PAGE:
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The University of Sussex

 07 January 2002 

Women without IT skills will be losers in the jobs market

Women are becoming increasingly left behind in critical areas of the information technology revolution, a major international study by researchers at the University of Sussex has revealed.

While men dominate courses and careers in the field of Information Technology, Electronics and Communications (ITEC), the proportion of women participants is declining. In the UK in 2000 only 13 per cent of the ITEC workforce were women, down from 16 per cent a year before. This is despite a predicted massive skills shortage in the IT-related industries in the future.

Dr Jane Millar, a researcher in SPRU - Science and Technology Policy Research and joint author of the Government-funded study, Women in ITEC Courses and Careers, says: "As IT literacy becomes more critical to life, the absence of these skills among women is cause for concern. More and more jobs require employees to be at least conversant with information technology and electronics-based communications."

The study, which was undertaken on behalf of the Department for Education and Skills, the Department of Trade and Industry and the Women's Unit in the Cabinet Office, focussed on six countries: the UK, the US, Canada, Ireland, Taiwan and Spain. Although all the countries were found to have declining proportions of women in ITEC, the figures for the UK were among the lowest.

Dr Millar points out that, at GCSE level, the proportions of boys and girls qualifying in information systems and mathematics were equal. But at graduate level, the proportions show a huge disparity. In 1998 just 21 per cent of computer science graduates and 15 per cent of engineering and technology graduates were women.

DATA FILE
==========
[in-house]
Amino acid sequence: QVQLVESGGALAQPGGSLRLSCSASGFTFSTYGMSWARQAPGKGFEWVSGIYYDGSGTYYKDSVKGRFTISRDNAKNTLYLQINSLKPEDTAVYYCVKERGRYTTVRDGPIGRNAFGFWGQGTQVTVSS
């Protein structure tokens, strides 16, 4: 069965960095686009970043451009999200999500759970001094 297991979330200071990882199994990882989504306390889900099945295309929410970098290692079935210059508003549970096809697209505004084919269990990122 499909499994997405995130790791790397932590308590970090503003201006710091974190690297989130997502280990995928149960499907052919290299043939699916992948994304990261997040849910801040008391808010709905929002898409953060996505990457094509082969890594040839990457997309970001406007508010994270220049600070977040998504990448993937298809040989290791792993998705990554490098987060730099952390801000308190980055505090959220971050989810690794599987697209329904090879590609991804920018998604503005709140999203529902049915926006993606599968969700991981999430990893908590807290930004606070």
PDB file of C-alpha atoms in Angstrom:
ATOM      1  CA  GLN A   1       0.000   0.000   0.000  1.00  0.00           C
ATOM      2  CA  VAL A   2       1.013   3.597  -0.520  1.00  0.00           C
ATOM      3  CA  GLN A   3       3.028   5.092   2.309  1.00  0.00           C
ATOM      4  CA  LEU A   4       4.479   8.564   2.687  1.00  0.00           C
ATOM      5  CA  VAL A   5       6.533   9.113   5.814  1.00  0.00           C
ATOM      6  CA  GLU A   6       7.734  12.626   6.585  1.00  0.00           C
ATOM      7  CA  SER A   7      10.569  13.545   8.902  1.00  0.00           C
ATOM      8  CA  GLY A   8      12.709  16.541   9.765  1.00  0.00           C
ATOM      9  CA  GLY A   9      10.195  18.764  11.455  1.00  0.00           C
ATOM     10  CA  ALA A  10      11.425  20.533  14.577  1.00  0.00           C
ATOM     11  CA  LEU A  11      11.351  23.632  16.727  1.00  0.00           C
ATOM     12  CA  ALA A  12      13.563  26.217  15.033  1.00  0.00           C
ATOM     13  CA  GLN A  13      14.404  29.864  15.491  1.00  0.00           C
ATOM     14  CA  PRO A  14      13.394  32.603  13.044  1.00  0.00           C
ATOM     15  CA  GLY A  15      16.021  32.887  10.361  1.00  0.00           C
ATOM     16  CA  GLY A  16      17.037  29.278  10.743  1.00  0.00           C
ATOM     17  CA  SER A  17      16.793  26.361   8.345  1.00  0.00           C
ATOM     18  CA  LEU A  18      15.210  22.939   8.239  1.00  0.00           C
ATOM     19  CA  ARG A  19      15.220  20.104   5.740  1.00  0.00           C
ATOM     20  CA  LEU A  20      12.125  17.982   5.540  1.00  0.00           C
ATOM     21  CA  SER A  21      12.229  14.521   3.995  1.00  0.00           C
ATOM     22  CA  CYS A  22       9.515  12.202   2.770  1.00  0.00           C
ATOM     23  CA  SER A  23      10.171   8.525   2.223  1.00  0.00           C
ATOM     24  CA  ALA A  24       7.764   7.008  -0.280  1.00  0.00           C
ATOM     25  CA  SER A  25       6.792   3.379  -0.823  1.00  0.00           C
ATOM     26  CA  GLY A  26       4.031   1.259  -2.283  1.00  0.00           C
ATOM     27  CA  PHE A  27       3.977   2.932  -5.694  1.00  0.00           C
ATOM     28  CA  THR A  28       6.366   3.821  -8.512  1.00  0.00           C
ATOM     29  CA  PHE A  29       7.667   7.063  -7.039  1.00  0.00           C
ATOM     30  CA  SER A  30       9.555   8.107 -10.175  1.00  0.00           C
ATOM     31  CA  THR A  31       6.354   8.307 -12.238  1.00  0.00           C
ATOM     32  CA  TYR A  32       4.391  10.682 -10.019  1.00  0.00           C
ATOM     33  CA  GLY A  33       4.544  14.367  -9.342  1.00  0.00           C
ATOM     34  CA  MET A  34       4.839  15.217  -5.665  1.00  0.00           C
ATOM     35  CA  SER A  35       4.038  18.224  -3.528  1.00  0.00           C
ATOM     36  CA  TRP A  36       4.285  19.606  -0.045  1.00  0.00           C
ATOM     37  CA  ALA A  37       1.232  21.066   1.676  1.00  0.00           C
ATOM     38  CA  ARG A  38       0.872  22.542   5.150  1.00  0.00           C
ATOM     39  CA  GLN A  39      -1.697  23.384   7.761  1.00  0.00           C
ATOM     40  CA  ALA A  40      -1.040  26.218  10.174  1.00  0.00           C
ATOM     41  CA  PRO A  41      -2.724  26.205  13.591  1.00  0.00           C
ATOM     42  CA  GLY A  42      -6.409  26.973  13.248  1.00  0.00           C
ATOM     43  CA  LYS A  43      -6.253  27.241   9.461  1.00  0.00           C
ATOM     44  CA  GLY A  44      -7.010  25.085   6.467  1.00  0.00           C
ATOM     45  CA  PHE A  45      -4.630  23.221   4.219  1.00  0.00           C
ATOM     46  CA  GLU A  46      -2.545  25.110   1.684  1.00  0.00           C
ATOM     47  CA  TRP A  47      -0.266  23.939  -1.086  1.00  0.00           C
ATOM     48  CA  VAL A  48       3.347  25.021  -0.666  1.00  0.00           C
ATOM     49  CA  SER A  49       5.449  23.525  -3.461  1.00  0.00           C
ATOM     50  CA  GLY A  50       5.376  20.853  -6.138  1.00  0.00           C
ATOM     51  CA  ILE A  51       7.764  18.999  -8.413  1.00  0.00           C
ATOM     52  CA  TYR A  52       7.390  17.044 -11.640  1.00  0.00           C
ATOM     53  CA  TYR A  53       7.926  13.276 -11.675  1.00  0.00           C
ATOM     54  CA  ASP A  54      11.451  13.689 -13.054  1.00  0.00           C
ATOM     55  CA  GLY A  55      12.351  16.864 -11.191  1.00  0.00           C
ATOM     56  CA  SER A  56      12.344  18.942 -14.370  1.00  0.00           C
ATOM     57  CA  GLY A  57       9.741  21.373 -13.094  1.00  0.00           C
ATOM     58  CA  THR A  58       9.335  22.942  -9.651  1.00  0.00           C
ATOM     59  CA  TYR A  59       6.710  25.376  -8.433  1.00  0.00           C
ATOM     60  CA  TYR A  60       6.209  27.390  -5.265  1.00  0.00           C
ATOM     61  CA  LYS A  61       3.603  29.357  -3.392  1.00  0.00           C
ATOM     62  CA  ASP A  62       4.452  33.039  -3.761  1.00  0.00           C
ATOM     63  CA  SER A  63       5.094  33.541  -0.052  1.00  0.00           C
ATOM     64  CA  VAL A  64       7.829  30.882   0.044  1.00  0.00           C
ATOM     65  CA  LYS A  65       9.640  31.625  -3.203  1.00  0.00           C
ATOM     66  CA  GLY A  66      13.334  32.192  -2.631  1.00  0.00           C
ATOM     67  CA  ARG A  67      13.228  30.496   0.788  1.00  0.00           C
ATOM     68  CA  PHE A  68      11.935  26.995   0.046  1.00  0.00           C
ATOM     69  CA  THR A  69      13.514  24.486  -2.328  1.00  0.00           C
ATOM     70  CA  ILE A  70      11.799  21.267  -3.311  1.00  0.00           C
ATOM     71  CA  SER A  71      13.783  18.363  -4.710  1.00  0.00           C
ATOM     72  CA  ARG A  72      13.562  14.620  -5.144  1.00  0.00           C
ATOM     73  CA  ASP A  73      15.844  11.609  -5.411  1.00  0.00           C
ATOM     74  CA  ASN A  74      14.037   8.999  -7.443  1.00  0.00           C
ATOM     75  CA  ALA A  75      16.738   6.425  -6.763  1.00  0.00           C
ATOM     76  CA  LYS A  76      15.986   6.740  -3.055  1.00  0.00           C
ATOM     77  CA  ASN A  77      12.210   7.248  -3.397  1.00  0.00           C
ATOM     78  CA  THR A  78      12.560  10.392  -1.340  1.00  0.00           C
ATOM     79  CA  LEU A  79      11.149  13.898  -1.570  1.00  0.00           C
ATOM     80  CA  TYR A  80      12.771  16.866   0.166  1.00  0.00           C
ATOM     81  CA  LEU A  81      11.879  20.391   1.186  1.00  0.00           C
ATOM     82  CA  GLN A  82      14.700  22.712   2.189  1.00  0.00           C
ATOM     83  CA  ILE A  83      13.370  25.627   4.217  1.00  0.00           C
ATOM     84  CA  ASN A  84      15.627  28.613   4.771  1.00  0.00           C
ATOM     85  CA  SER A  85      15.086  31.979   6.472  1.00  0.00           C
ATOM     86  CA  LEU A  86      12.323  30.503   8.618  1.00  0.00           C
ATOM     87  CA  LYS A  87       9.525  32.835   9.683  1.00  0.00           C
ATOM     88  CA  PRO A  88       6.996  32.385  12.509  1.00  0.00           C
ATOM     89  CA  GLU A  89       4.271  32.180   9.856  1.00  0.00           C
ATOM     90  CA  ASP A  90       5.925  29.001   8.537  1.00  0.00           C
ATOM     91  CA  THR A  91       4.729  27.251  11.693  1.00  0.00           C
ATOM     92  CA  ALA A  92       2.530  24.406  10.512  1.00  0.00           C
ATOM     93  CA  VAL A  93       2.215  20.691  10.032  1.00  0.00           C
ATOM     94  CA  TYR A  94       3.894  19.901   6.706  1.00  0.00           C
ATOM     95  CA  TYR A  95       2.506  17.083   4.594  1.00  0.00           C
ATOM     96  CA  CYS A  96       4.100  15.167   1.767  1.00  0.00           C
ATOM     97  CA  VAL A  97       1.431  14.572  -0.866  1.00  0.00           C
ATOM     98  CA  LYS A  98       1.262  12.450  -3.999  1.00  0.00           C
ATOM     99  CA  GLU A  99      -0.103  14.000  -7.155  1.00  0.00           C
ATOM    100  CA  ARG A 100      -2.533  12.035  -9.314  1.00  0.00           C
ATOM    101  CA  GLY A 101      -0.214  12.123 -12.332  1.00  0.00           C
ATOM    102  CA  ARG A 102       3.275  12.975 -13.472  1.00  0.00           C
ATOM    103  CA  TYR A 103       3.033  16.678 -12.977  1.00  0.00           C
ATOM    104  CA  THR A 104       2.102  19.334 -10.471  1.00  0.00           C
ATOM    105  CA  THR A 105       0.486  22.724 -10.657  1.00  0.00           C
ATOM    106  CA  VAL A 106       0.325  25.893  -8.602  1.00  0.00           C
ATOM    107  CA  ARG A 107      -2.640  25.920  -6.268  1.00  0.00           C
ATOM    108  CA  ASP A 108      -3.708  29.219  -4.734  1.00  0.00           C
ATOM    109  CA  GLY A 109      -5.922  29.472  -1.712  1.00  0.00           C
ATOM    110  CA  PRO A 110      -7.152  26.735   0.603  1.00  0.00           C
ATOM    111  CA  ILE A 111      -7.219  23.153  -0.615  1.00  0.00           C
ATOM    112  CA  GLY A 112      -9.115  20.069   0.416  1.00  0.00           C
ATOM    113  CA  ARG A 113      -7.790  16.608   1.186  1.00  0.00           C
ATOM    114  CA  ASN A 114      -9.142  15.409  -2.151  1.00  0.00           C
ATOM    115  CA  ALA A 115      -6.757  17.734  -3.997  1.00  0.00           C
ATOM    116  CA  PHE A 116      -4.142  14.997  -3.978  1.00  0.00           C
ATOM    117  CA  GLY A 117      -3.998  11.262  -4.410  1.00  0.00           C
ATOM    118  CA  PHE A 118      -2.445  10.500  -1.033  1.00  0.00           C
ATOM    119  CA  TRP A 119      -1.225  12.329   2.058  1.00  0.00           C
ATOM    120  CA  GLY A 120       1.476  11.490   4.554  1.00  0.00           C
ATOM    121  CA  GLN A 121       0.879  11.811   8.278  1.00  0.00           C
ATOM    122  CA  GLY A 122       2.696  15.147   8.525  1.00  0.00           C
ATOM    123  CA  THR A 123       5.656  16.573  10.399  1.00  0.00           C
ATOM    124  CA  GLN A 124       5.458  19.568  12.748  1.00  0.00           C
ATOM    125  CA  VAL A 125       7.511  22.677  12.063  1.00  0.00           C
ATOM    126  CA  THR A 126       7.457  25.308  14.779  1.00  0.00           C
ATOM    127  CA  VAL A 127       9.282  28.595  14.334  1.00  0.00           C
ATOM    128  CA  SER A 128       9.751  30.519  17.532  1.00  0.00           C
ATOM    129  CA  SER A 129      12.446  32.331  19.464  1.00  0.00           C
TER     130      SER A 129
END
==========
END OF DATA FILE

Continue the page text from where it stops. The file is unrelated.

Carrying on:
"Negative attitudes to ITEC are formed early in life through experiences in the home, at school and through the media," says Dr Millar. "Women may find it less intuitive to interact with technologies that have been designed by men. Women do have strong technical skills but, unlike men, they don't enjoy technology for its own sake."

Ways to encourage women into ITEC include refreshing the image to reflect the greater employment opportunities, she says. There is also a need to make ITEC occupations more "female friendly", for example, by offering greater flexibility in work hours and opportunities for older women to develop new skills.




 Notes for editors 

For further information, please contact Dr Jane Millar, tel: 01273 873253, or Jacqui Bealing, or Alison Field, University of Sussex, Tel. 01273 678888, Fax 01273 877456, email J.A.Bealing@sussex.ac.uk or A.Field@sussex.ac.uk.

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